Movie and Film Reviews (MFR) Drama Extremely Wicked, Shockingly Evil and Vile

Extremely Wicked, Shockingly Evil and Vile

2019 | rated R | starring Zac Efron, Lily Collins, Kaya Scodelario, John Malkovich, Jim Parsons, Haley Joel Osment | directed by Joe Berlinger | 1 hr 50 mins |

In August of 1975, Ted Bundy was arrested and charged with the murder and dismemberment of over 30 women, from nurses to sorority girls, across Colorado, was put through a trial that quickly became a media sensation and would go down in history as one of America’s first and most prolific serial killers. But Bundy would stand out from the rest of the killers with one defining quality – he was handsome and charismatic, a quality that caused women to pack the courtroom and plead for his release in ’75 and then again in 2019 take to social media to gush over how hot he is with the renewed true-crime interest in this case by Netflix and their release of The Ted Bundy Tapes and this docu-drama, Extremely Wicked, Shockingly Evil and Vile.

The film (that wordy title taken straight from the sentencing judge played here by John Malkovich), is scripted, shot and put together like a standard bio-pic. A movie that feels like every other docu-drama now that spends most of it’s running time showcasing the accurate detail it has recreated the real life, well documented events of the case. Bundy acting as his own attorney sparing with the judge in a trial that became a cameras-in-the-courtroom circus 2 decades before the OJ Simpson trial – yep. Bundy parading around in front of the prosecutor reading his charges – yep. The period detail, the costumes, the actors similarity – all technical accomplishments that never really do a lot for me. The centerpiece of it all is Zac Efron’s admittedly very good performance that nails Bundy in both looks and mannerisms. It’s a star turn for Efron as a serious actor after years of shedding his High School Musical persona with raunchy studio comedies (though I do love Neighbors).

Underneath this not-very-interesting standard bio-pic seem to be a lot of different, sometimes conflicting things, clanking around. Vile tries to do a lot for a lot of people within the formula and I’m not sure how successful it all is, but the juxtaposition of a few of these things really got me thinking in a way I’m not sure the movie intended.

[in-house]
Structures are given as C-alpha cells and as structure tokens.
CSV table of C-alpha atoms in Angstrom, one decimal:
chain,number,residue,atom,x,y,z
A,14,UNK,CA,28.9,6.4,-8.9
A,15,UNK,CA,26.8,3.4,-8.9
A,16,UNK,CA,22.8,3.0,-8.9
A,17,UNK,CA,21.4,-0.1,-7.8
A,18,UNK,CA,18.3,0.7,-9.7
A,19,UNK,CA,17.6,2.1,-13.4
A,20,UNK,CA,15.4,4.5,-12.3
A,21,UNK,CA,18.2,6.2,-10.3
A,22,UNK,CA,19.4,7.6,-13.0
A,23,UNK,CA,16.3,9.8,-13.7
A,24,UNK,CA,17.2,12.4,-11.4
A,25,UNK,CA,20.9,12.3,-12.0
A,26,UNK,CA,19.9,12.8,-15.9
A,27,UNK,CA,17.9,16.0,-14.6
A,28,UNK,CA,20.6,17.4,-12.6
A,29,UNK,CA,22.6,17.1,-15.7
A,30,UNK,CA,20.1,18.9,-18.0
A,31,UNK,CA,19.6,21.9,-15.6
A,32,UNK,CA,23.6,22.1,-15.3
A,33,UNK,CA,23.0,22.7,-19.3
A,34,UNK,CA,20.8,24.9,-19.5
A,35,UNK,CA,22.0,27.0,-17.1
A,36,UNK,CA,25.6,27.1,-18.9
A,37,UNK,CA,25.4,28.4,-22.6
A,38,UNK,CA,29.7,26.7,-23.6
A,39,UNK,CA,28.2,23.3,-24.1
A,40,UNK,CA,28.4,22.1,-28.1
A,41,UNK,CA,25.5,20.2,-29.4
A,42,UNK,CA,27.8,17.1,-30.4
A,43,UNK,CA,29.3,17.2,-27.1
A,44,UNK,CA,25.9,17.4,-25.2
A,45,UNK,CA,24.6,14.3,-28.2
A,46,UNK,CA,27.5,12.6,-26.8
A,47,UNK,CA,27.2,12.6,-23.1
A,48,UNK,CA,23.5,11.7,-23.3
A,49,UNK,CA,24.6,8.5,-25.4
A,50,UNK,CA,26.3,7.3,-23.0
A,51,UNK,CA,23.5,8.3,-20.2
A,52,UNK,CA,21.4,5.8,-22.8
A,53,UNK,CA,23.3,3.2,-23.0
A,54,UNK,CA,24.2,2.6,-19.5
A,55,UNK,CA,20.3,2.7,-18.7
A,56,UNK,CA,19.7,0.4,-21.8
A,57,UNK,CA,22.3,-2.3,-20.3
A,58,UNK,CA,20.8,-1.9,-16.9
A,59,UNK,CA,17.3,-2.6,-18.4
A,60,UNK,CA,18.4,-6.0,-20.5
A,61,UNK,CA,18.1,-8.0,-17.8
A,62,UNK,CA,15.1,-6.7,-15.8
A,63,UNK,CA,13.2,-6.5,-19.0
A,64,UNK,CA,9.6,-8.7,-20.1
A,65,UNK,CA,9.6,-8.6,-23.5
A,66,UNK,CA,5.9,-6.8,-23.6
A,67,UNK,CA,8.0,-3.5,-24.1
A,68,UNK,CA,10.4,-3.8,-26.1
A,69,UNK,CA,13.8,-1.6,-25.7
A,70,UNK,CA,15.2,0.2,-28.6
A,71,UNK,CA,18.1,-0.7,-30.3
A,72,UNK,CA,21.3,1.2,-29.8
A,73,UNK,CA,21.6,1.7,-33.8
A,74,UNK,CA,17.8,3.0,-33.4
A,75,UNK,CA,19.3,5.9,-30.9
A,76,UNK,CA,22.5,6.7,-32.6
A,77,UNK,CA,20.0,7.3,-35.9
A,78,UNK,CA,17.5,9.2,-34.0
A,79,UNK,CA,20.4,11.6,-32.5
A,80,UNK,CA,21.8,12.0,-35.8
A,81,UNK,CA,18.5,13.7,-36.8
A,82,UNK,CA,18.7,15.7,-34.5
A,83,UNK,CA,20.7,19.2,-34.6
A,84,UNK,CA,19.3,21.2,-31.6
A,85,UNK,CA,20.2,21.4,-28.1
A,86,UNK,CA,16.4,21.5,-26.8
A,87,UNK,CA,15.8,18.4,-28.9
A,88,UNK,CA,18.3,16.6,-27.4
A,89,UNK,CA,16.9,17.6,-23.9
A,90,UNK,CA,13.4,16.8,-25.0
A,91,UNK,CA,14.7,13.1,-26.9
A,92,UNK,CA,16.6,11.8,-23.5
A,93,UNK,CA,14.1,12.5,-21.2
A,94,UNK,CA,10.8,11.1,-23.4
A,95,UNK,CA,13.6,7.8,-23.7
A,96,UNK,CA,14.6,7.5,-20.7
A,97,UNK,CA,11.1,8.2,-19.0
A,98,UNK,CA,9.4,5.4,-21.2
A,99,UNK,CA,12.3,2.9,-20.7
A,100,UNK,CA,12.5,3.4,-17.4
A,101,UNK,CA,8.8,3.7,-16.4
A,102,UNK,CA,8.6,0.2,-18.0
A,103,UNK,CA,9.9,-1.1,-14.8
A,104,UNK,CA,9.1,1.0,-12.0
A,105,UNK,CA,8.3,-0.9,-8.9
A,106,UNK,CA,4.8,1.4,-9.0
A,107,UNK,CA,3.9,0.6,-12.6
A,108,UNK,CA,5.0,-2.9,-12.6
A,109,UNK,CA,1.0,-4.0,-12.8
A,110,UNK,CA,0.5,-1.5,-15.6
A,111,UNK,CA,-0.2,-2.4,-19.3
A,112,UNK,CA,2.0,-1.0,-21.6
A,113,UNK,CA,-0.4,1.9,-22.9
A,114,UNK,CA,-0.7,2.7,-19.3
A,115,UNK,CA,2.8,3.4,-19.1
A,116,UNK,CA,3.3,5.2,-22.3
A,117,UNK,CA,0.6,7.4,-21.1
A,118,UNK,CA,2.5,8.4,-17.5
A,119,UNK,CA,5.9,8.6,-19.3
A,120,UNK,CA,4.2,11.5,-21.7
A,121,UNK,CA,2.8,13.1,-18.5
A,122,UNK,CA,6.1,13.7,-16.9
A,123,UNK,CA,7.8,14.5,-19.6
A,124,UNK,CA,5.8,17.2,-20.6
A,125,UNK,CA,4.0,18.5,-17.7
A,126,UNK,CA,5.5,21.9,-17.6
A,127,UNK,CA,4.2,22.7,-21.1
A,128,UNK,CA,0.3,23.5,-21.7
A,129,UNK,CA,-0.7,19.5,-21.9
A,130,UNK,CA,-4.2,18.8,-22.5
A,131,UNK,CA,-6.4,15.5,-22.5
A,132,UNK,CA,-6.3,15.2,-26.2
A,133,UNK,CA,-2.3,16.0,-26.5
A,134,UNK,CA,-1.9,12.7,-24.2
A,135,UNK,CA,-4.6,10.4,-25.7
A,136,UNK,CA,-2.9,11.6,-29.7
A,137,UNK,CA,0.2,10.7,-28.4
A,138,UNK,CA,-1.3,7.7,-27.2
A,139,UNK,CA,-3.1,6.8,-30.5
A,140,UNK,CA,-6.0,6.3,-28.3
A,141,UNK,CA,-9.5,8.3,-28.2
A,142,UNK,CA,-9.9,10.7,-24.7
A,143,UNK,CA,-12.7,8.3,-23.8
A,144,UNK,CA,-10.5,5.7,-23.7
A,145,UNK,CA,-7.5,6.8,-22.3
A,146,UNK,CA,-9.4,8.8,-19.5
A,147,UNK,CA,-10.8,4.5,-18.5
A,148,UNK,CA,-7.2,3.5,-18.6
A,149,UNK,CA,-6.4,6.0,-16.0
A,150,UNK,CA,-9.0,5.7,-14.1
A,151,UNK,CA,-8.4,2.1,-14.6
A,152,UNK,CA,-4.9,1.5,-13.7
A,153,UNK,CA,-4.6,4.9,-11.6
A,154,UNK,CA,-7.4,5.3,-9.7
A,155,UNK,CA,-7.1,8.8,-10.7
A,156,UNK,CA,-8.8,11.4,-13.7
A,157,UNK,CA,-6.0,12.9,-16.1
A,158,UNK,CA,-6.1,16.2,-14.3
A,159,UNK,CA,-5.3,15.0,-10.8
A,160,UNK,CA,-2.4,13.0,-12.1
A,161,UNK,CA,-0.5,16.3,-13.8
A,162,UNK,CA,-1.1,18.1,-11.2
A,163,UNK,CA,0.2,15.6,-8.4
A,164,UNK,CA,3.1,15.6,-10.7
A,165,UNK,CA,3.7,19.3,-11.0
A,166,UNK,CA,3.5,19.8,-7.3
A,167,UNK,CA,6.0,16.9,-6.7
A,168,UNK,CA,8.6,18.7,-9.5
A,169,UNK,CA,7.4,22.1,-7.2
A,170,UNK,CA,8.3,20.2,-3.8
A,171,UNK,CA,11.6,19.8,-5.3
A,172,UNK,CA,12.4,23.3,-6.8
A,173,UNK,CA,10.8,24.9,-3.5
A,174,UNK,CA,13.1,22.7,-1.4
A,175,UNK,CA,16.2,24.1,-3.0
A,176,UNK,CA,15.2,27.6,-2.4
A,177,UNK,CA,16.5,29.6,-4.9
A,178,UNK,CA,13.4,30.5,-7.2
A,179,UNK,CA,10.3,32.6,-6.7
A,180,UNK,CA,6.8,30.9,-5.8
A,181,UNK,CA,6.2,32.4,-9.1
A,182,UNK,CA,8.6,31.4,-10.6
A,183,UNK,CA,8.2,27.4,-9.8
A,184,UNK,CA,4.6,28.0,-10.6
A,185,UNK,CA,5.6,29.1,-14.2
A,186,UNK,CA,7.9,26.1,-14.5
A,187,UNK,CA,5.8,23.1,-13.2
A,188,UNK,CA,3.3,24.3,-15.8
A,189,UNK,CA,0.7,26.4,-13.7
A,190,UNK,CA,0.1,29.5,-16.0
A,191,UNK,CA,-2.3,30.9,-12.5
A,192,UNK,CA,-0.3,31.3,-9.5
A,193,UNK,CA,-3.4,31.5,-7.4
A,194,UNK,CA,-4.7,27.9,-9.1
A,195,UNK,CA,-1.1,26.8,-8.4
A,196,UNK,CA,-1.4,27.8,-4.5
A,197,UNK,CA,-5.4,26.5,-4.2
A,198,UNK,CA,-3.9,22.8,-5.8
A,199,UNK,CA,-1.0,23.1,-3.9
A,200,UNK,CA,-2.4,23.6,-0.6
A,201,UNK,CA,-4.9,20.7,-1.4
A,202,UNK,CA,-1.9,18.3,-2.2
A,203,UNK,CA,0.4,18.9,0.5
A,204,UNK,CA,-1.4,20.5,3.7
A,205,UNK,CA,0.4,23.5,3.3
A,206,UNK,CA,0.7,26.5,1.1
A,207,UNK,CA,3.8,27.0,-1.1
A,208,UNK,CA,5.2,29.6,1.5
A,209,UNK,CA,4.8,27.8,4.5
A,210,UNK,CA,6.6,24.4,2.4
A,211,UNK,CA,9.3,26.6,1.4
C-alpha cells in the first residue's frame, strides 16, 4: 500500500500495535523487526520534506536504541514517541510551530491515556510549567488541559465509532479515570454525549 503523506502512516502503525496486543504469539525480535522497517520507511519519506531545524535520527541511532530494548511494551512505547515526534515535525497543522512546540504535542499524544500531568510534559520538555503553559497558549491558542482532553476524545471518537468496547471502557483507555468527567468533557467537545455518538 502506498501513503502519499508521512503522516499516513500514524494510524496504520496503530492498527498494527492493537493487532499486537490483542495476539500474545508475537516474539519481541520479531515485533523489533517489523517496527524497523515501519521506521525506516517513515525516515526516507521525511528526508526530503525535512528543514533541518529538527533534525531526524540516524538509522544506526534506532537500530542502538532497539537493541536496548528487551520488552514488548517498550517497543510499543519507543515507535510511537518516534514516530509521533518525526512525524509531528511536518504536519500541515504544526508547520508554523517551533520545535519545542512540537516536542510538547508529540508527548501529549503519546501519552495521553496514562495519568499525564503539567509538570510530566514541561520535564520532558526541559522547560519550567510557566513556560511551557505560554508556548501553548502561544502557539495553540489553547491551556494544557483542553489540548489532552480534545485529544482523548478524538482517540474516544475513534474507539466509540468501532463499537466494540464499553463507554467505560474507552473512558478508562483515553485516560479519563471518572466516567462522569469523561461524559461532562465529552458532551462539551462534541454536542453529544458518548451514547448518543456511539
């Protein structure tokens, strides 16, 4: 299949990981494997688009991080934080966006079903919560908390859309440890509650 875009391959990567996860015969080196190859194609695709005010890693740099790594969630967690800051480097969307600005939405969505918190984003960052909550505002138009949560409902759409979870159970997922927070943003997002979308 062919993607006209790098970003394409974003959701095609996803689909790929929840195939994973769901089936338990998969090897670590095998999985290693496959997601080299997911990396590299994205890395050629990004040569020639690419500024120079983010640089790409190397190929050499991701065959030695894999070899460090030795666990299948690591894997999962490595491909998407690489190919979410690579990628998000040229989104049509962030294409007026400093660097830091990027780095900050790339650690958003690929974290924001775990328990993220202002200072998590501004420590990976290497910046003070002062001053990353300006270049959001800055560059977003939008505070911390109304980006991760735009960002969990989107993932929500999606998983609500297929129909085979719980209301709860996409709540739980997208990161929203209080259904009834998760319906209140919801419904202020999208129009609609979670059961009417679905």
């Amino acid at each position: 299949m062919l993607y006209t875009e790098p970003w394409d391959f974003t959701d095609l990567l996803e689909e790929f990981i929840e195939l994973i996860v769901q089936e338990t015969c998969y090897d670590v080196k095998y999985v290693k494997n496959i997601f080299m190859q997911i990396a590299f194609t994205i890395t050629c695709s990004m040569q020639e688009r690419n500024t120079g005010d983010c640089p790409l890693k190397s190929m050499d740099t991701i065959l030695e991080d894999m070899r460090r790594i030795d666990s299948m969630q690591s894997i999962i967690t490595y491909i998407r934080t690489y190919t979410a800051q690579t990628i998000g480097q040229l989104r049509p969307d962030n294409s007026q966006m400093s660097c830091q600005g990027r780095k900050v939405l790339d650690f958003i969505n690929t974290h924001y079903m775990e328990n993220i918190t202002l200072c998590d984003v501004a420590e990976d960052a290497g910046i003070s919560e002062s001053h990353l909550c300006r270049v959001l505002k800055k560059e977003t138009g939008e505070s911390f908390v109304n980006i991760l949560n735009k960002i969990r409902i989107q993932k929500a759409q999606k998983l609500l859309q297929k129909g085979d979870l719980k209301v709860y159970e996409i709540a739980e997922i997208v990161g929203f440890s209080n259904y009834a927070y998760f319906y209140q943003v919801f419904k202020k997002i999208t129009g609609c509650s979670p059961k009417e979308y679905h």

The film is based on the memoir of longtime Bundy girlfriend Elizabeth Kendall (Lilly Collins, also very good) and for the first half tells the story from her perspective as the two share a romance and she watches as the man she loves and professes his innocence is hauled off to jail and put on trial. It’s an interesting entry point and feels a bit like an answer to last year’s Chappaquiddick, which arguably would have been more interesting if told from Mary Joe Kopechne’s perspective instead of Ted Kennedy’s cover-up. This also means we don’t see any of the murders and if you didn’t know any better would think that this was a movie about a poor handsome guy being railroaded by the system.

I’ve written before about the post-Making a Murder/Serial trend particularly on Netflix to produce things that expose the flaws in the justice system and cheer for the wrongfully confused. Vile seems to want to catch a bit of that trend as well, which is hard when you’re telling the true story of friggin’ Ted Bundy. So it uses Kendall’s POV to back into that. Then halfway through it abandons that and she gets lost to the sensationalism of the trial where we see Bundy turning the courtroom into his own theater, clashing with his public attorney and interrogating his witnesses. It’s the part of the film where frequent true crime director Joe Berlinger seems most at home and fires on all cylinders. Both Kendall’s love-struck and Bundy’s sociopathic denials of the reality do come to a firecracker head in the finale. Dare I say it’s worth it.

Extremely Wicked is an ok bio-pic boilstered by a star-studded case giving great performances and a real life story that is still wildly entertaining no matter how blandly you tell it. It has a few things to say about Kendall, Bundy and the cult of celebrity but it loses focus in all the conflicting goals and trying to hit all the high points (and escapes) of Bundy’s time in prison instead of picking a few and thoroughly mining them.

 

Note: Based on Netflix’s decision to not renew ‘The OA’ , it will be this author’s policy to no longer review or promote their products. This will be the last review of a Netflix Original movie, acquired in the US for domestic distribution.

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